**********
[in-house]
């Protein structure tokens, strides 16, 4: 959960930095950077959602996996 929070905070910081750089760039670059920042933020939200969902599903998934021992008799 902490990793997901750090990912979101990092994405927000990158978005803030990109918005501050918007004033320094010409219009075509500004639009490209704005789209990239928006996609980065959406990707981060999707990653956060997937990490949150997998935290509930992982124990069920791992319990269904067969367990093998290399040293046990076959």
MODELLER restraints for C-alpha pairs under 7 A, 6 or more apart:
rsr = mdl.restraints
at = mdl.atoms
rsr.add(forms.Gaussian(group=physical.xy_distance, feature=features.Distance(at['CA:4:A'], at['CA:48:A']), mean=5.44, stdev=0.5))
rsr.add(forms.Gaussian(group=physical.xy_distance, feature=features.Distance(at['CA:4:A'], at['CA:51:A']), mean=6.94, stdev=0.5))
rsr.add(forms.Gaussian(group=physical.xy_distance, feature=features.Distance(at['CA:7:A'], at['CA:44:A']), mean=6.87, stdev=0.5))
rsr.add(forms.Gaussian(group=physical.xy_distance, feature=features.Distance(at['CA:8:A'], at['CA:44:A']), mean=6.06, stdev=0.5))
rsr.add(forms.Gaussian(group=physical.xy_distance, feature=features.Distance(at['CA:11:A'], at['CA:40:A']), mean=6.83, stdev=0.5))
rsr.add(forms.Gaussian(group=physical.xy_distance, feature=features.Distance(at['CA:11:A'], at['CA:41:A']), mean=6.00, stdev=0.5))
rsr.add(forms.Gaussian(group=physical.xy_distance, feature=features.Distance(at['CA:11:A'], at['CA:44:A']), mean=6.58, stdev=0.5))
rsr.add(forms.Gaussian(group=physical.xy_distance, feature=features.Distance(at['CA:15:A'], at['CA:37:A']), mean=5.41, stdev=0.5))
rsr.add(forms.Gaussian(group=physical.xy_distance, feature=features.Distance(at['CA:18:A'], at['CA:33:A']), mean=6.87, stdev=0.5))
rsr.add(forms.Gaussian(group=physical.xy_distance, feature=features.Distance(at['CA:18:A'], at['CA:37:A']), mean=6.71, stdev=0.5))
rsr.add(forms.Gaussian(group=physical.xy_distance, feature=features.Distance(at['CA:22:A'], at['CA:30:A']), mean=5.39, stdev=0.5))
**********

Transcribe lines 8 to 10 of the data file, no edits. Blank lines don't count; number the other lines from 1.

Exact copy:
rsr.add(forms.Gaussian(group=physical.xy_distance, feature=features.Distance(at['CA:7:A'], at['CA:44:A']), mean=6.87, stdev=0.5))
rsr.add(forms.Gaussian(group=physical.xy_distance, feature=features.Distance(at['CA:8:A'], at['CA:44:A']), mean=6.06, stdev=0.5))
rsr.add(forms.Gaussian(group=physical.xy_distance, feature=features.Distance(at['CA:11:A'], at['CA:40:A']), mean=6.83, stdev=0.5))